Monday, September 14, 2009

I Owe, I Owe, It's Off To Work I Go

The Wall Street Journal is reporting that college students are borrowing more

than ever to pay tuition. In just one year borrowing increased by 25% to $75.1 billion.

Sixty-six percent of college students borrow to afford to attend a university. In 1997 that

number was 58%. Today the average debt is $23,186 versus $13,172 in 1997. This is the

average; but if a student attends schools like the University of California, University of

Michigan or the University of Washington, the four year total could easily be $80,000;

and if the school of choice is USC, Notre Dame, Stanford, Duke or an Ivy, the tab could

run close to$200,000.

I have talked about this problem frequently. College students graduate and

must start paying back these debts almost immediately. If they attend graduate school,

the debt load approaches that of a first mortgage. Being this indebted has serious

ramifications. The types of jobs chosen, places to live, whether or not to have a family,

and the ability to buy a home are all affected by how much these students owe.

When I was of college age, you could attend UC Berkeley for about $1,600

a year. Today, tuition and room and board will run bout $23,000 and that is considered

a bargain. The Master Plan for California states that the cost of obtaining a higher

education should be as low as possible. When Proposition 13 was passed, the chance of

a reasonable price for a higher education went out the window. Now the situation is

even worse as year after year Sacramento tries to balance the state budget on the backs

of students at all levels, but particularly universities.

If ever there was a national security issue, this is it. Far more dangerous than

any terrorist attack and causing long term economic damage, college tuition is an issue

no one wants to touch. The main reason is that banks are making a huge profit off of

education loans and the fees that are associated with them. Not only are they lucrative,

but the banks take no risk since the government backs the loans and guarantees repayment.

We desperately need an educated work force. As more and more manufacturing

jobs leave for cheaper locales, the new worker will have to be better educated in order

to cope with emerging technology and to be flexible enough to adapt skills to new

opportunities as they present themselves. Our children have to compete with children

around the world who have access to university education at far less cost and thus gain

a huge advantage. A number of years ago, Ireland decided that it's university education

would be free. The result was an increase in university educated graduates and a work

force very desirable to employers. A number of industries including pharmaceutical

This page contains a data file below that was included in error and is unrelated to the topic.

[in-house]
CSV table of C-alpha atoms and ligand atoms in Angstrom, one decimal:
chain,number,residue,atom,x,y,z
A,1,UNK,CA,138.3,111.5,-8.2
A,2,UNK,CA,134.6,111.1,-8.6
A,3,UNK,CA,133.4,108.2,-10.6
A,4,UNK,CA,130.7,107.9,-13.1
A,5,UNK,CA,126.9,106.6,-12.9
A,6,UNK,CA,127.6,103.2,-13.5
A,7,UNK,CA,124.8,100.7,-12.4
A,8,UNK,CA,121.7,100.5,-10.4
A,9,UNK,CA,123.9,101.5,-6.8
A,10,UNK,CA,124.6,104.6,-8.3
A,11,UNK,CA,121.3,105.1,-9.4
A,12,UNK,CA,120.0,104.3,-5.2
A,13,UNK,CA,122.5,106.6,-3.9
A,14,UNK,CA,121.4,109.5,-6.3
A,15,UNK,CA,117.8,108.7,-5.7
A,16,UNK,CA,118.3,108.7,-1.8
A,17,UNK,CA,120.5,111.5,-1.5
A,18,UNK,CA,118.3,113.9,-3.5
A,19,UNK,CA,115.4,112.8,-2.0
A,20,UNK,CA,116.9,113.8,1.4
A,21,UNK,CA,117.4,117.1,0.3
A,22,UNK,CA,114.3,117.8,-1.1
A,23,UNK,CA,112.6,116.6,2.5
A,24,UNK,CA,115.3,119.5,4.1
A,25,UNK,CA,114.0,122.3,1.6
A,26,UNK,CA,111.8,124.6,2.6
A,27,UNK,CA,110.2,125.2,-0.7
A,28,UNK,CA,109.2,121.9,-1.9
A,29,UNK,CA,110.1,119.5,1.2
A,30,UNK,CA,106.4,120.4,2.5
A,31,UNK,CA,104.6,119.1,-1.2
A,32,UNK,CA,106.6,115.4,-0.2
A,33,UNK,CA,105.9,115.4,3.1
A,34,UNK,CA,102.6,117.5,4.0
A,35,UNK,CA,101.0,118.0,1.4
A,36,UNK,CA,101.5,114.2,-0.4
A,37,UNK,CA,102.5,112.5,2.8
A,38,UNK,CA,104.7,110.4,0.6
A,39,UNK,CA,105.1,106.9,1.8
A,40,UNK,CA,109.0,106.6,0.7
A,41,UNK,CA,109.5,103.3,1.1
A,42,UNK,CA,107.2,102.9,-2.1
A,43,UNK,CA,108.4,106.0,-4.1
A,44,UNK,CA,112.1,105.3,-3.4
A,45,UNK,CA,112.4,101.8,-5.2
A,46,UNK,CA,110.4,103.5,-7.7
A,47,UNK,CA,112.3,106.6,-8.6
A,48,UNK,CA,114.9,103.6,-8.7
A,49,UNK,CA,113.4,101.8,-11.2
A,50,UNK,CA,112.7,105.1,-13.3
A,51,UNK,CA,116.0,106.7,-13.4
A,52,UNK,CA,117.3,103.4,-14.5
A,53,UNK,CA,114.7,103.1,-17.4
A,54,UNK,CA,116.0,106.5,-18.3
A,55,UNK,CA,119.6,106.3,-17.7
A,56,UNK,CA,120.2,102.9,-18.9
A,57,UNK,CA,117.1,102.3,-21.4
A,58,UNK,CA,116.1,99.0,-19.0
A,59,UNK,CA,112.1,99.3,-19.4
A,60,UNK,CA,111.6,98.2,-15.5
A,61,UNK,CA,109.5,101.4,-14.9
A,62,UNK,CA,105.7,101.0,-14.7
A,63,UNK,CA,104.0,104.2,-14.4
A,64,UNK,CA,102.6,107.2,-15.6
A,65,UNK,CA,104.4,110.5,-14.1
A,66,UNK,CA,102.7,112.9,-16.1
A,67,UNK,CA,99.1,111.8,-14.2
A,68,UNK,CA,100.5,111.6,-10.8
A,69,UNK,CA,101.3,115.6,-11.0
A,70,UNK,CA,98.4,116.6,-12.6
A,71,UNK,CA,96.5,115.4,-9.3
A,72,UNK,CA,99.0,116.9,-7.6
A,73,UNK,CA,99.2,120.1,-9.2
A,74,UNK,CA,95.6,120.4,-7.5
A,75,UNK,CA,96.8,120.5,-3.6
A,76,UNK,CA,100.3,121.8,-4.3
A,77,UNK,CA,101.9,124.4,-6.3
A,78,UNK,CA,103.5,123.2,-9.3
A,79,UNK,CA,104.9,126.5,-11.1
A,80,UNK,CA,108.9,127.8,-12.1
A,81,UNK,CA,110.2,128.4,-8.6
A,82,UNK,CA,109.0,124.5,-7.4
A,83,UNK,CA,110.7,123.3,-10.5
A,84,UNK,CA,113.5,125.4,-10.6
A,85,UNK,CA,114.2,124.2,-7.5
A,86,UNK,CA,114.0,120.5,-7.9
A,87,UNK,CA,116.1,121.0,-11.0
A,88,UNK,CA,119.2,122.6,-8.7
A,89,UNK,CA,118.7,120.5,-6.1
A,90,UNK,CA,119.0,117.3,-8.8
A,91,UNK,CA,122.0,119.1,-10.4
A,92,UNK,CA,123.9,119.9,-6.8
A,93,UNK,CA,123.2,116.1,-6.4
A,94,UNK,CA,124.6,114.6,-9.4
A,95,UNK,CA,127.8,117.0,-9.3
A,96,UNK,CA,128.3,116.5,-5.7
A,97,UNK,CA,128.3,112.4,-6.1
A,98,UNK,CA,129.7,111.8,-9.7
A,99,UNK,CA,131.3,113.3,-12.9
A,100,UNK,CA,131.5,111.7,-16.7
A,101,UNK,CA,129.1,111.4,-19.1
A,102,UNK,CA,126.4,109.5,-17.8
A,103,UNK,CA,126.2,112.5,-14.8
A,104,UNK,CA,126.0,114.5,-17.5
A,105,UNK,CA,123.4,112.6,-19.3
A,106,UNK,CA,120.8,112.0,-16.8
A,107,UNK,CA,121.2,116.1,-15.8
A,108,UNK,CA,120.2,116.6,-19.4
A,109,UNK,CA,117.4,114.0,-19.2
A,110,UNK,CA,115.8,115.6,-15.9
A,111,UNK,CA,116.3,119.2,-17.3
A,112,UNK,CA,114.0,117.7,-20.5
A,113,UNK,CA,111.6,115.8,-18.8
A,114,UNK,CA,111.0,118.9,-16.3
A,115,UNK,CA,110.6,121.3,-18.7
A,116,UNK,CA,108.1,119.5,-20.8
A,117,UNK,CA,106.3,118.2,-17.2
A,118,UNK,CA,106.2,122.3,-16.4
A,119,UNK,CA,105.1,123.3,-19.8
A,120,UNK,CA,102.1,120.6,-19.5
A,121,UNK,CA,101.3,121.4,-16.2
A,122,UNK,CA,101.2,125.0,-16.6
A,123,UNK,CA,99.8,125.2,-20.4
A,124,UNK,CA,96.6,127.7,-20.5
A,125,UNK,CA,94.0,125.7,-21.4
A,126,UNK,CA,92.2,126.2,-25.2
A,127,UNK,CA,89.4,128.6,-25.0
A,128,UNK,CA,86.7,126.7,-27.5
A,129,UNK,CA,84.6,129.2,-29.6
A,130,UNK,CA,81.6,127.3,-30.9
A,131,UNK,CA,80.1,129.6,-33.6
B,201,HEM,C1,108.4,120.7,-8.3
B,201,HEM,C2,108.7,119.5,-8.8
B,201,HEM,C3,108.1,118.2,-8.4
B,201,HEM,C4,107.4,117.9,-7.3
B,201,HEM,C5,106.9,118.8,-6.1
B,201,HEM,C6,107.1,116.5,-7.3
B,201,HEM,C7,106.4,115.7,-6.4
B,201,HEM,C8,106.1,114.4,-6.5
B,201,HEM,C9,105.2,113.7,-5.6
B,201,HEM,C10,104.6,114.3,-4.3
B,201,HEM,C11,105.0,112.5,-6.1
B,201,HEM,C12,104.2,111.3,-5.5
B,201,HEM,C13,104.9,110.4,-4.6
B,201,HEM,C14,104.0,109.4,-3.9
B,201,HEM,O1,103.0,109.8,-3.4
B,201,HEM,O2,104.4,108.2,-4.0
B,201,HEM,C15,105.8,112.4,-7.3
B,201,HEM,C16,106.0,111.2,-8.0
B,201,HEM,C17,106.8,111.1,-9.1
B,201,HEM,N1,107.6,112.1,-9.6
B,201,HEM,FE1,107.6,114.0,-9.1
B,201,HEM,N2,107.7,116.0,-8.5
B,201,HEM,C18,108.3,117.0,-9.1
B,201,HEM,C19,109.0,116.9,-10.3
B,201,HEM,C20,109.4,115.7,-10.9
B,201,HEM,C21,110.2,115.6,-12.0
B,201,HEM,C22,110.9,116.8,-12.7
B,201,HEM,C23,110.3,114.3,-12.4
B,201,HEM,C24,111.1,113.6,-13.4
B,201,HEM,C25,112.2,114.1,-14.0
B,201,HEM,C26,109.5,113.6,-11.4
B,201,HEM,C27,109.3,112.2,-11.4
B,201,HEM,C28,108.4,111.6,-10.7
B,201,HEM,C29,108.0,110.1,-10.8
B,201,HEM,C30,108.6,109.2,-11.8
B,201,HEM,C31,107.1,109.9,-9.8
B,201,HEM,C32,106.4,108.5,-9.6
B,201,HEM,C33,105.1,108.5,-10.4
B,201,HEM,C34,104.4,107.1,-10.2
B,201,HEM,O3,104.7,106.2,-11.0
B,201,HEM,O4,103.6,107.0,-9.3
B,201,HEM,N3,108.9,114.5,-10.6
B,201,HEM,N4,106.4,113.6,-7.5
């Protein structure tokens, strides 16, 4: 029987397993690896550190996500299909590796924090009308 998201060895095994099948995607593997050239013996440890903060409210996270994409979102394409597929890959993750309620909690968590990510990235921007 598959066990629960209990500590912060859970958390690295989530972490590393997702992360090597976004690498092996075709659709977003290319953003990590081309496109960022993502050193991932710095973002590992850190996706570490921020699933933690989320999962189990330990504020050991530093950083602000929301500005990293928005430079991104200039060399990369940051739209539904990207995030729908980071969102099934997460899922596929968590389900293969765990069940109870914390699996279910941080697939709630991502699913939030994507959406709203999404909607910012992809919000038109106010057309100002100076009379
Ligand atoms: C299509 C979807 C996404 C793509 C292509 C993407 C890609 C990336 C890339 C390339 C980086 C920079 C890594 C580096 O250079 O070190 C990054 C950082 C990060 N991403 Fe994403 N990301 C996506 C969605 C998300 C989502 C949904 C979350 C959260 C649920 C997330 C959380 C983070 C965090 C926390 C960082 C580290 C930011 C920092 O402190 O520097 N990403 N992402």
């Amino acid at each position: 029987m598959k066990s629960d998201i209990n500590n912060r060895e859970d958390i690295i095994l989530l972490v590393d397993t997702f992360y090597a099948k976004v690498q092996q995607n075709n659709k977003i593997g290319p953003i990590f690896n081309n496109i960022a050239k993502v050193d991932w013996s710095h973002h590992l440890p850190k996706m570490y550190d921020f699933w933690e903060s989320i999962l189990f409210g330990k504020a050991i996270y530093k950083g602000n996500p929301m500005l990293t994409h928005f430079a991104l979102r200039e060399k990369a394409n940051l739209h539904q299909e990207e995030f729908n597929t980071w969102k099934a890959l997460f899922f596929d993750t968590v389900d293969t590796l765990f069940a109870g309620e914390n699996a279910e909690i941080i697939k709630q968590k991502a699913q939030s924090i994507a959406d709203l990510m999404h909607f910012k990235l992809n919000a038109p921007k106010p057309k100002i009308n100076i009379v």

and biotech moved facilities to Ireland; and the economy heated up to the hottest in

the European Union.

The answer to this crisis is quite simple. College should be free. If you can be

admitted, your tuition is free. The benefits would be extraordinary for this nation. First,

consumer spending drives 2/3 of our economy. Imagine parents of college age students

who didn't have to pay tuition or borrow the money. Imagine how that would increase

their buying power and boost the economy. We give cash for clunkers, how about dollars

for diplomas? Second, students who graduate with low or non-existent debt would be

free to choose among numerous jobs which benefit society but don't garner the big bucks.

From teaching to social work to medical practices in poor rural areas, students would

be able to serve and accept lower salaries. Third, more students would be able to purchase

homes which would boost the home building industry, appliance makers, and furniture

suppliers. Increasing access to higher education would stimulate emerging green

technologies as well as high tech innovations which would provide more jobs to a ready

and willing work force.

I crunched the numbers and figured you could do this for about $60 billion

a year. We spent over $200 billion a year in Iraq and Afghanistan, $750 billion to bail

out Wall Street, $500 billion to bail out the savings and loan industry; and we could

close corporate tax loopholes (offshore shell companies formed to avoid paying taxes)

which could pay for a large portion of this price tag. This is very doable. Can you imagine

being the parent of children who work hard and achieve academically and know they

will be able to get a college education that won't bankrupt you or force them into serious

debt? Can you imagine the pressure that would ease? Can you imagine what a carrot it

would be for poor families to tell their children if they work hard they are guaranteed

a college education? For once, middle class families would get a benefit almost non-

existent today. This would be better than any tax break that could be offered.

The only question is do we have the will and vision to do what we need to do

for the economic and national security of this country? Only you can answer this question.

We might never be attacked again by terrorists; but if we don't solve this problem, it

won't matter. We will become a third world nation unable to compete and the terrorists

won't have to lift a finger. What do you think? I welcome your comments and rebuttals.

Please send them to

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